Sunday, 26 April 2015


LEAVING HOME: a new setting for site responsive contemporary craft, is the latest exhibition at CAA (Contemporary Applied Arts), Southwark Street (behind Tate Modern), London.

Dish of the Day: chicken in a basket, Robert Cooper and Stella Harding. Photo: Jim Stephenson
Curated by Unravelled Arts  the exhibition  features our collaborative piece commissioned for Unravelling Uppark in 2014.  At CAA it sits on a specially made gallery plinth alongside other works originally shown in the Unravelled series of exhibitions at three National Trust properties in the south east of England - including Unravelling Nymans (2012) and Unravelling The Vyne (2014).
As well as wanting to bring the pieces to a wider audience the curators wanted to question 'what happens when site-specific installations are moved to a new setting? Does the work either gain or lose significance when it is taken out of its original setting?'
Dish of the Day: originally shown in the Stone Hall at Uppark House NT in West Sussex.
I would say that much depends on the nature of the new setting.  At Uppark Robert Cooper and I wanted the piece to operate as 'stealth craft', and as such we wanted it to blend into its 18th century surroundings so that it would appear at first sight as an anonymous collector's piece - only revealing its jarring message about child sexual exploitation and modern slavery (collaged from contemporary news cuttings) upon closer inspection.  The risk in this strategy was that, amongst all the opulent decoration in the dimly lit interiors of Uppark with no visible interpretation material to flag its whereabouts, it could easily have been overlooked entirely.  But that was our point;  much child sexual exploitation and modern slavery is still overlooked - despite the increasing glare of the media spotlight. 

 Dish of the Day - detail
At CAA there's been no  attempt to reference or recreate those original settings.  Our piece is literally placed under a hard spotlight and thrown into stark contrast with its dark red plinth against a plain white wall.  Here it vies for attention with similarly 'decontextualized' works, some of which sit happily in the gallery as recognisable examples of contemporary applied art (textiles, wood-carving, metal work and embroidery) by well known makers.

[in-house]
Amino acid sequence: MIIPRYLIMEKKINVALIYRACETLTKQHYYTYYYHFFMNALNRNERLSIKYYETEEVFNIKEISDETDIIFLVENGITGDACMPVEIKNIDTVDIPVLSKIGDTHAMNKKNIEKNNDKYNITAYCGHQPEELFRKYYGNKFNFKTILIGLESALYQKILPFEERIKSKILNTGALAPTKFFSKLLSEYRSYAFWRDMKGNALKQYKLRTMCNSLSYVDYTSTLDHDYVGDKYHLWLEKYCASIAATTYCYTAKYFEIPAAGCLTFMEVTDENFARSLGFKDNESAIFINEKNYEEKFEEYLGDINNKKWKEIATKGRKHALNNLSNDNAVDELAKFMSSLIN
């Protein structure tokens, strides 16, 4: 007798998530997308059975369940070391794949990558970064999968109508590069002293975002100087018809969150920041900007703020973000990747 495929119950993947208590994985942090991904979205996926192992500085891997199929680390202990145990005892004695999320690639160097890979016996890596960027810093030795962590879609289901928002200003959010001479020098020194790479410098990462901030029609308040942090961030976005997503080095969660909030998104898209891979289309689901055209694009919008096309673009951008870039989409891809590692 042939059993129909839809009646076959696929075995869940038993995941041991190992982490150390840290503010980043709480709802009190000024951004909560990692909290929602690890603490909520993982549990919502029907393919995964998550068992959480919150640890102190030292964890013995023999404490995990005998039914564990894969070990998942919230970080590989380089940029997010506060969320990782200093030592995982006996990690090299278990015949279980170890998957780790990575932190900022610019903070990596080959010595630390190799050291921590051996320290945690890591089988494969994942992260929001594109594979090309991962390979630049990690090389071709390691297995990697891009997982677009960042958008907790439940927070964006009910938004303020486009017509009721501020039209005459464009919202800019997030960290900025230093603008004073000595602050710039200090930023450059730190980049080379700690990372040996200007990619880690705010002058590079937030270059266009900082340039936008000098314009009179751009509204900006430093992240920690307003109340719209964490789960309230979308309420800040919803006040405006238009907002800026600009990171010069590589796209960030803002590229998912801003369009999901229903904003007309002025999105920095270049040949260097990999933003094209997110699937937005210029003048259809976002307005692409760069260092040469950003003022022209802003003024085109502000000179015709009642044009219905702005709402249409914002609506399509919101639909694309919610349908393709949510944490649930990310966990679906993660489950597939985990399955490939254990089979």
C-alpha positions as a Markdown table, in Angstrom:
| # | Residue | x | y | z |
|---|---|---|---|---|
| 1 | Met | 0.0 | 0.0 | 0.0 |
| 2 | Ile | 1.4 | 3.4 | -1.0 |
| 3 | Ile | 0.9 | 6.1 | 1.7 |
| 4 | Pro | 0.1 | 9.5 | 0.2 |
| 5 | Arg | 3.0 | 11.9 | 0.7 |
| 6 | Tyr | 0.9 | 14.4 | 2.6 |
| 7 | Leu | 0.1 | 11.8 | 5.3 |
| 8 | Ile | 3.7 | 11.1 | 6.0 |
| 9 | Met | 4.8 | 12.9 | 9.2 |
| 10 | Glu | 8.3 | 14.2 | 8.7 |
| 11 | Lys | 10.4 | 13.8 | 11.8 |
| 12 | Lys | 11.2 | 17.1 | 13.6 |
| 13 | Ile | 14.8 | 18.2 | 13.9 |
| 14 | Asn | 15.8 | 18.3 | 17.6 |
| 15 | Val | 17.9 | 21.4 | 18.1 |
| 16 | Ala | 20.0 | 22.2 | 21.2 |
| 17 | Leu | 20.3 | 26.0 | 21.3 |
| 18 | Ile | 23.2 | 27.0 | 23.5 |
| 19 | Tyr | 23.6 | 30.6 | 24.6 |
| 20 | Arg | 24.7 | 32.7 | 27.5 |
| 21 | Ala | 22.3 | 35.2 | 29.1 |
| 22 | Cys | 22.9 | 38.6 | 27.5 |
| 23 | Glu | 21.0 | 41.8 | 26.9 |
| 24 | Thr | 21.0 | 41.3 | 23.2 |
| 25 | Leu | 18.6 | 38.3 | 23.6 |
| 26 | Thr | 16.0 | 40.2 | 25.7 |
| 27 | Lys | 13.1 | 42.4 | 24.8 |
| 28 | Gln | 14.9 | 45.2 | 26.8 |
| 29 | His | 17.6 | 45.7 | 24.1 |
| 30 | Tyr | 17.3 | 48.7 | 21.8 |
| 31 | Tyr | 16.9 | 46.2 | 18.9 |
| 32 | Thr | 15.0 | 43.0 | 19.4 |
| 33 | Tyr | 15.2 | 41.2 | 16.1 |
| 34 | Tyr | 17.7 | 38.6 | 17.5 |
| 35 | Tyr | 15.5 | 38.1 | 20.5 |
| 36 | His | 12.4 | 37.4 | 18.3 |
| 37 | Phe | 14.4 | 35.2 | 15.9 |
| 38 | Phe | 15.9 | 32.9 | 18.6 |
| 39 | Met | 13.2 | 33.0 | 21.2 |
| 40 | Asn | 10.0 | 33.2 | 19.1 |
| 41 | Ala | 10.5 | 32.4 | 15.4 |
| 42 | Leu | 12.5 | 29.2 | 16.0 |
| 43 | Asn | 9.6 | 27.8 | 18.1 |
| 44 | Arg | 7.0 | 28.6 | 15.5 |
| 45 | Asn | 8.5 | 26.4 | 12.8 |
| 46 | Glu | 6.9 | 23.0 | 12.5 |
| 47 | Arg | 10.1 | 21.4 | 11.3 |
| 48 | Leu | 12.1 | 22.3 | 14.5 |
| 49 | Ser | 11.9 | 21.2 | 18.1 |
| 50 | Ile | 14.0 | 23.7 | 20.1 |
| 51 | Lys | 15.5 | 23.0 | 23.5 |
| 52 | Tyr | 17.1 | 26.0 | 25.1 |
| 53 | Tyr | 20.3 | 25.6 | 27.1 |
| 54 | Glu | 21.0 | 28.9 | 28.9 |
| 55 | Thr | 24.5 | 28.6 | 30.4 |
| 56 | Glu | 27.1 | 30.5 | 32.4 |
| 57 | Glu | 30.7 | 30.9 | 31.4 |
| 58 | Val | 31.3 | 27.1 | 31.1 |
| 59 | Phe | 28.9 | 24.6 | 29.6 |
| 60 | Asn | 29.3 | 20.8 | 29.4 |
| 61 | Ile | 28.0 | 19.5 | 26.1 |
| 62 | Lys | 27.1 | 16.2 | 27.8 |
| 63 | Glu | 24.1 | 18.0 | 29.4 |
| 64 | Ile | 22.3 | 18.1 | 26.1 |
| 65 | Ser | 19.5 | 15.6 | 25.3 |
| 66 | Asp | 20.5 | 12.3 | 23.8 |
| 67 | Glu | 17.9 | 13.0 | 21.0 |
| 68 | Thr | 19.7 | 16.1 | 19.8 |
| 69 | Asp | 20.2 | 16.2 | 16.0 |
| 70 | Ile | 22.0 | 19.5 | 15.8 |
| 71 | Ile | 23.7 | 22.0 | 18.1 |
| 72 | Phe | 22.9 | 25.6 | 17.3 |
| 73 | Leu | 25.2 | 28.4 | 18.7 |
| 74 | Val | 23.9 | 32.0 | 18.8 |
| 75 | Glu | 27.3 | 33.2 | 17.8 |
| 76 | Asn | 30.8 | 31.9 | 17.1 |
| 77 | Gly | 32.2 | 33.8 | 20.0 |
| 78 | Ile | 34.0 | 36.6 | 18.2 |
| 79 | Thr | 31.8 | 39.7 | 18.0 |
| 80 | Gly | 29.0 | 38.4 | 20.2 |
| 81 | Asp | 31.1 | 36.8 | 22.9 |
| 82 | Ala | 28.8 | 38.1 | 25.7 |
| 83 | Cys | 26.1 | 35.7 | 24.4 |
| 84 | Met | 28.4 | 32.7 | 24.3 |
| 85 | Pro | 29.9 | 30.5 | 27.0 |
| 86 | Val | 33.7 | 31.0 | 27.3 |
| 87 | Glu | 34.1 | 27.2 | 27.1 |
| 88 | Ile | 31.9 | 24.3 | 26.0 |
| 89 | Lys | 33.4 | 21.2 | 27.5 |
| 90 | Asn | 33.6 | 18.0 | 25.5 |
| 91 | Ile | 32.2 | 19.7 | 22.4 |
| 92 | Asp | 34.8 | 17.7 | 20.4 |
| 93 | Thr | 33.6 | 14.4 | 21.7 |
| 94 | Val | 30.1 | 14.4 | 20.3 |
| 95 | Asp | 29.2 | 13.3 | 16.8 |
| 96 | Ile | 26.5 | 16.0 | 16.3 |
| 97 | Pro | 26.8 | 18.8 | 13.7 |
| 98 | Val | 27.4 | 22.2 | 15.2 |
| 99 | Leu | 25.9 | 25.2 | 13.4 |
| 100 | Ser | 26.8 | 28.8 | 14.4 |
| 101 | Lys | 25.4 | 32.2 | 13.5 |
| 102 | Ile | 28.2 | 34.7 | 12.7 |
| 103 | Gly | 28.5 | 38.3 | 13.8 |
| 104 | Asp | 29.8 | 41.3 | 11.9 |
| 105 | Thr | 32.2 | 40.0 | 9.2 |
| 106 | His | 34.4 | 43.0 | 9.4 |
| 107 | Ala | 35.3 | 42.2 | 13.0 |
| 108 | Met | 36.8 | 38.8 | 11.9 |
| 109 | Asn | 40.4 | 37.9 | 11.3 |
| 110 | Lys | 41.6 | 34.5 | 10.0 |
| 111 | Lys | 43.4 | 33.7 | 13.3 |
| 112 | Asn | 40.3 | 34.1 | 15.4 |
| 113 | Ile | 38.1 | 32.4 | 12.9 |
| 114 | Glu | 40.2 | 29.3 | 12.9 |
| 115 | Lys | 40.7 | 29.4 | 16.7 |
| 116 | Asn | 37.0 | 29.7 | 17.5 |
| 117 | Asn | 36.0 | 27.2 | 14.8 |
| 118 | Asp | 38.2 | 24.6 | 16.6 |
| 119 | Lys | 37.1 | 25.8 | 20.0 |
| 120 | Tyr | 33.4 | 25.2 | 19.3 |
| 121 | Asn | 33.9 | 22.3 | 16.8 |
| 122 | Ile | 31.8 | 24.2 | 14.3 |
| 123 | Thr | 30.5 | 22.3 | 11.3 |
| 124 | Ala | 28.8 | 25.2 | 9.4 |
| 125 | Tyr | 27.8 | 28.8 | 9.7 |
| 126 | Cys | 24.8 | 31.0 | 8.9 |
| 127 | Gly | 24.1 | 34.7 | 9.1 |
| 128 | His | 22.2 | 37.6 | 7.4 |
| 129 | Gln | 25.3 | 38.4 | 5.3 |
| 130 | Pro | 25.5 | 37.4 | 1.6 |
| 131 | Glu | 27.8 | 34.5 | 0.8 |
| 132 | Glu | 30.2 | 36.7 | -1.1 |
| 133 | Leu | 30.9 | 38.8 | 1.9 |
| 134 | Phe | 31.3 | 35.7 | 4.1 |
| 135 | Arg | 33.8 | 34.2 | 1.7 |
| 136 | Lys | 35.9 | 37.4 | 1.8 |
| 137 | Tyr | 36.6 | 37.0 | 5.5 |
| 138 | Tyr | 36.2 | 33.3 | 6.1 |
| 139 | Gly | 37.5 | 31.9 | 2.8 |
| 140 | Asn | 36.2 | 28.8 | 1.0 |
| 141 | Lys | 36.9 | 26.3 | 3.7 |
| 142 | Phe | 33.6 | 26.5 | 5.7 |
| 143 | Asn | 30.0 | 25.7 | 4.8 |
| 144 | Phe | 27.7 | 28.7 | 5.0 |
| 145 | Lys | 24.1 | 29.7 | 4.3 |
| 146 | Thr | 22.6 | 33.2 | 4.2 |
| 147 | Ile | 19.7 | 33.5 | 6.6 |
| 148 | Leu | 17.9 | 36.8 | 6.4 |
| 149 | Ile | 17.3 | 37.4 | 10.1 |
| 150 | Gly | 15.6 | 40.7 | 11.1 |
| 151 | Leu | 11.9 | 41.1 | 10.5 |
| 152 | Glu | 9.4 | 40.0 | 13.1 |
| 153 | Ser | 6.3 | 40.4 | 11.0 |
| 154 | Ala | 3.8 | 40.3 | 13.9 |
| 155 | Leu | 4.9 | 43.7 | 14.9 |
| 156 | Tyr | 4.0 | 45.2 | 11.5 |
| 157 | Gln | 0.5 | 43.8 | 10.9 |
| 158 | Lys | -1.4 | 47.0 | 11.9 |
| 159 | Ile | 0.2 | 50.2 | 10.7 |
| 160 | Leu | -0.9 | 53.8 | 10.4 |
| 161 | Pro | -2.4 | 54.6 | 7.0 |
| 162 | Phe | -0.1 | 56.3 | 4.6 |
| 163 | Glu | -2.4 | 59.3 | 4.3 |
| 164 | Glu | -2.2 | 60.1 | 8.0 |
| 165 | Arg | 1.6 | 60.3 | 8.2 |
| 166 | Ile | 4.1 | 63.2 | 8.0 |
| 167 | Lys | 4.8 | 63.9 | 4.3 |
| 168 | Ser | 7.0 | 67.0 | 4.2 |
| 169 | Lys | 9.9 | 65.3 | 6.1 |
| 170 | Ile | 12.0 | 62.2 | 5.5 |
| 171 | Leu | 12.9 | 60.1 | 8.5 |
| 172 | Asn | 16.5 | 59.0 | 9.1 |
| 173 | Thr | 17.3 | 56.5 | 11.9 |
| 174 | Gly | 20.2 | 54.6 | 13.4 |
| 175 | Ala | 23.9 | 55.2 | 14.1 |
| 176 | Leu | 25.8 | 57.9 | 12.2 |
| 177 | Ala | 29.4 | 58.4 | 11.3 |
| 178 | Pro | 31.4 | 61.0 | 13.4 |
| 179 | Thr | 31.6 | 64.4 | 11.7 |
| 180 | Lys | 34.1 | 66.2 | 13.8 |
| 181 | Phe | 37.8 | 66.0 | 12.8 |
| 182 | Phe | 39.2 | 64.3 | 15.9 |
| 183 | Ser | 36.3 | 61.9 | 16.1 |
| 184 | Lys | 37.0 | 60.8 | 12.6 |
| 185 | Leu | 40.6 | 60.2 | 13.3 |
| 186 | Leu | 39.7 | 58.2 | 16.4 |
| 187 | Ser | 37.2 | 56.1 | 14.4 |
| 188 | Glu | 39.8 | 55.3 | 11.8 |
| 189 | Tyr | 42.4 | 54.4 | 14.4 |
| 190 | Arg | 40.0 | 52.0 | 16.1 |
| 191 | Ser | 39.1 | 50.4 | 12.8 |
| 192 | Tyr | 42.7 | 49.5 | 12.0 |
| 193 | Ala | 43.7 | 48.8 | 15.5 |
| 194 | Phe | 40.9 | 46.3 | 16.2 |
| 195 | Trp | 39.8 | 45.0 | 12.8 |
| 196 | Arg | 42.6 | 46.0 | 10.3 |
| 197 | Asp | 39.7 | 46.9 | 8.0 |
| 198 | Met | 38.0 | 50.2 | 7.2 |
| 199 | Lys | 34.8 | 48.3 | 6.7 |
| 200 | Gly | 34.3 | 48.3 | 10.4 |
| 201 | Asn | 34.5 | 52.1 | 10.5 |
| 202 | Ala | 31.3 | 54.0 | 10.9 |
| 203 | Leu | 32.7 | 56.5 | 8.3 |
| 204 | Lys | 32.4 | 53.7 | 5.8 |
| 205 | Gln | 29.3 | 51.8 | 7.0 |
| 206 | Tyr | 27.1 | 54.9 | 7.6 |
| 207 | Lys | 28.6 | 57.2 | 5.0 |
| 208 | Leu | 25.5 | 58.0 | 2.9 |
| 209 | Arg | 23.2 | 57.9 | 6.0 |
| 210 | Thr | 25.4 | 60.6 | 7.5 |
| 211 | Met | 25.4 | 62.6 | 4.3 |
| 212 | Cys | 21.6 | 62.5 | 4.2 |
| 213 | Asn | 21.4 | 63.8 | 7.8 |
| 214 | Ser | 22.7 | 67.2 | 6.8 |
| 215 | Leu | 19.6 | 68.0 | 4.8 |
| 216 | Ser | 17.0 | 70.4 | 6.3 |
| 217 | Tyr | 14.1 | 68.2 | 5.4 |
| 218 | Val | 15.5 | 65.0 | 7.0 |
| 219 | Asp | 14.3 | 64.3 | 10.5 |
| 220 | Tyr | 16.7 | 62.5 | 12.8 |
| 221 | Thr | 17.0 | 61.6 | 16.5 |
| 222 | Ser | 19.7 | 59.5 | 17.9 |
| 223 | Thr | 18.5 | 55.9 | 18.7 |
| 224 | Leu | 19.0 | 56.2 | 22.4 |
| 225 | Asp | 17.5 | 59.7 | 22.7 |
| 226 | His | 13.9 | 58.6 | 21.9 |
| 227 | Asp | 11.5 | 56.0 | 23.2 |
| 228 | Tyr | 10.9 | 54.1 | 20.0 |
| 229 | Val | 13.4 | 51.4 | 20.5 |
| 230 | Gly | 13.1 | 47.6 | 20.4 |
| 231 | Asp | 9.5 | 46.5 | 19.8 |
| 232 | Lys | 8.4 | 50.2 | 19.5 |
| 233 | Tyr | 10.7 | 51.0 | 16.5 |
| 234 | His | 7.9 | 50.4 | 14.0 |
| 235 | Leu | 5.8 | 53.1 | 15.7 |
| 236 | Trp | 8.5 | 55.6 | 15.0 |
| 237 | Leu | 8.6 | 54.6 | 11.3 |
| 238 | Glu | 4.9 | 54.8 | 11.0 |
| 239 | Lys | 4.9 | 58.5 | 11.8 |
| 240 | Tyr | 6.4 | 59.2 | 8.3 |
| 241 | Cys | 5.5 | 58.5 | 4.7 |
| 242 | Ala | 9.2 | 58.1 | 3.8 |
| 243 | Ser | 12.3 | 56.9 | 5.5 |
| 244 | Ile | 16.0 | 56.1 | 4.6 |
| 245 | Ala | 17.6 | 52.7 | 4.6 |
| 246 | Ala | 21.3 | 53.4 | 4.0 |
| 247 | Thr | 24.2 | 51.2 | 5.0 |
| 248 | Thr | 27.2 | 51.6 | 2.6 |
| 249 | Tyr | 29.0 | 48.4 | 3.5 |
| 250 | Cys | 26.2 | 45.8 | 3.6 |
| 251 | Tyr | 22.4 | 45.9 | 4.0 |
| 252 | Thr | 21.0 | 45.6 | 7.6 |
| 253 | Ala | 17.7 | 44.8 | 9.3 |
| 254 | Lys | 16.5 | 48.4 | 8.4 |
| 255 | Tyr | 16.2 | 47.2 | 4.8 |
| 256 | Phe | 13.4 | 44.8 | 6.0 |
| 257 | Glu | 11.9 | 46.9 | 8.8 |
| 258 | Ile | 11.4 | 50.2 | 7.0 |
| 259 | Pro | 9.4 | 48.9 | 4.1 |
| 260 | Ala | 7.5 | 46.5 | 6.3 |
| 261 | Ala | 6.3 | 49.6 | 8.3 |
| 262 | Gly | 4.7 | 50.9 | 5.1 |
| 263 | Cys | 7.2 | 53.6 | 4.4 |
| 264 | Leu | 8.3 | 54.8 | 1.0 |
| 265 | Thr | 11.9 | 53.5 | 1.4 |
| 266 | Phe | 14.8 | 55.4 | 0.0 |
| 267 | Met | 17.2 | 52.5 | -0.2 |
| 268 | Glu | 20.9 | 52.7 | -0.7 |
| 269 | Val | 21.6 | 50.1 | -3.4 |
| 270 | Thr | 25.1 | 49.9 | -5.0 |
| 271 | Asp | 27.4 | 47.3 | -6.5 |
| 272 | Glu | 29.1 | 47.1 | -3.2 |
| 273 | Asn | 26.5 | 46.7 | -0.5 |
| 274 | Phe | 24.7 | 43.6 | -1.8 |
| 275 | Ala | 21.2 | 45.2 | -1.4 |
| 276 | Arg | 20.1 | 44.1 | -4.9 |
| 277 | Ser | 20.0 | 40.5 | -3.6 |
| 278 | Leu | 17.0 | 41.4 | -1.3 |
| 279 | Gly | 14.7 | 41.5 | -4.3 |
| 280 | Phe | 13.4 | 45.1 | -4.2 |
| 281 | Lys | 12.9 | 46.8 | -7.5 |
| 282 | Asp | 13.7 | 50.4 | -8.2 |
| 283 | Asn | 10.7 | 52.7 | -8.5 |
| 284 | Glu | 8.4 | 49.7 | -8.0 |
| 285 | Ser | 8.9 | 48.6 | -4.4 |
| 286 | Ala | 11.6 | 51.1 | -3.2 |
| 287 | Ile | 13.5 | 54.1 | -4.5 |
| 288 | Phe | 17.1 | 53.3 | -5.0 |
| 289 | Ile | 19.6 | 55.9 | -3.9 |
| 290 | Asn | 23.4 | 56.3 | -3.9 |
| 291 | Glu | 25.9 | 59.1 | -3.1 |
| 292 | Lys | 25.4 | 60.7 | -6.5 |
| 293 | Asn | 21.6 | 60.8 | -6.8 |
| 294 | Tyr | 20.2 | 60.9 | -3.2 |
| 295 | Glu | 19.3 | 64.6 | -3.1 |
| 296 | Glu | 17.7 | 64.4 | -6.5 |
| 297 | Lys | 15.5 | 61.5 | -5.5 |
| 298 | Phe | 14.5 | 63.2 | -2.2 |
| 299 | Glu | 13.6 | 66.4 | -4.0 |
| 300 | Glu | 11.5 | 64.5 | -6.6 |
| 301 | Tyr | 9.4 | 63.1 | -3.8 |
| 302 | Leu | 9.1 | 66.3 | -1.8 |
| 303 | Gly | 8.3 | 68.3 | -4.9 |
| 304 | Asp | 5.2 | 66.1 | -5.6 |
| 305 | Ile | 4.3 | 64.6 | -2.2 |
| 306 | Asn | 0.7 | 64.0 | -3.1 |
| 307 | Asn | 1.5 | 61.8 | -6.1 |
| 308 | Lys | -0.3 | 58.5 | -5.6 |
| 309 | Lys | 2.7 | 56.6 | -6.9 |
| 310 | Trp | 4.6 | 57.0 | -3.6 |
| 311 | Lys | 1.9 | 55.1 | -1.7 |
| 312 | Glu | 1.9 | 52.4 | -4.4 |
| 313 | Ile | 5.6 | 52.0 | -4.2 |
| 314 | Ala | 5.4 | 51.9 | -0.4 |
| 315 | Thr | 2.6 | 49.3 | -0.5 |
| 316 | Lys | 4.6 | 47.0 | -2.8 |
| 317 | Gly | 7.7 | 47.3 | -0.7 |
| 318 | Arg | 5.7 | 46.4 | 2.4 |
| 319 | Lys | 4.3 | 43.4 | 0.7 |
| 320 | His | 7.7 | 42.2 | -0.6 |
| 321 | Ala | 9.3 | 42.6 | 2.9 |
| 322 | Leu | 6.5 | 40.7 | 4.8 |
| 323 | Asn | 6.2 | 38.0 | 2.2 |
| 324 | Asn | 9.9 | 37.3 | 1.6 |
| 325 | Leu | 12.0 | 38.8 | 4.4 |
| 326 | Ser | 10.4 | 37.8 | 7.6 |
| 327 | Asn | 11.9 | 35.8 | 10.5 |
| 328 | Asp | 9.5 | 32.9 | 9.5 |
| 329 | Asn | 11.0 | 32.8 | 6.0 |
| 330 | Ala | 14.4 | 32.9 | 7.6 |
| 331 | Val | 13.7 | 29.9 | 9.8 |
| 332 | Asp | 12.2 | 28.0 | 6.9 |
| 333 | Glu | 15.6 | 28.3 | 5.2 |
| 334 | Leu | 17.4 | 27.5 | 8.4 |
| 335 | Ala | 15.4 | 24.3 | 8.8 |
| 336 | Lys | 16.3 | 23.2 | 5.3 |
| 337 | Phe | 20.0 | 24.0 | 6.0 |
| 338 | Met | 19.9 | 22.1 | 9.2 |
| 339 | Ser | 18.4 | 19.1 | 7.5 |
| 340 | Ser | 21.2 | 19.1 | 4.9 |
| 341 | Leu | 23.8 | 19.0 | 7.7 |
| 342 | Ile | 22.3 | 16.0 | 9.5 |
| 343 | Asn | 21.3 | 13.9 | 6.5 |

Lidded vessels by Robert Cooper
ARCHEFOSSIL - Stella Harding. Photo: Arnold Borgerth
For me, I find our piece as uncomfortably out of place at CAA as it was at Uppark - still operating as stealth craft but in a different way.  It not only isn't recognisable as a gallery piece by either Robert Cooper or myself  (our own work is very different from this collaborative piece) but here the traditional dish form, relief decoration and eighteenth century quotation from Mary Wollstonecraft becomes oddly anachronistic.  It has to stand alone without fixed reference points either to its makers or to a single craft genre.  It's a liminal, borderline piece  - straddling historical time and contemporary space - dependant once again upon the beholder to look beyond the first glance and unravel its significance. 
The contemporary settings for child sexual exploitation and modern slavery may change - shifting from the eighteenth century brothels and grand country houses to the internet or the gold mines of Peru or the nail bars of Peckham. But the practices carry on now, as ever, largely unabated, largely unchecked and largely overlooked.
Will this piece ever sit comfortably anywhere?  I do hope not.

Monday, 20 April 2015

KNIT exhibition at Cartwright Hall Art Gallery, Bradford

This exhibition at Cartwright Hall Art Gallery in Bradford celebrates the vibrant legacy of Bradford's woollen industry and contemporary developments in design, materials and technology.  One of my wall pieces, BLOOMING, is featured alongside archive pieces from the  Crafts Council Collection, including work by Hikaru Noguchi, Freddie Robbins, Carol McNicoll and Susanna Heron as well as some of my fellow makers from the Crafts Council's Hothouse programme.

          Stella Harding, BLOOMING - painted willow, apple wood, jute and rattan.
                                                    Photo: Arnold Borgerth

Stella Harding DARK BLOOM (detail)
Although the  central woven sections of the 'Bloom' series might appear to be knitted, the effect is achieved by a basketry technique known as twining.  Twining and reverse twining alternate to create a 'stitch' similar to knit one, purl one.

The exhibition runs from 25 February until 25 August 2015.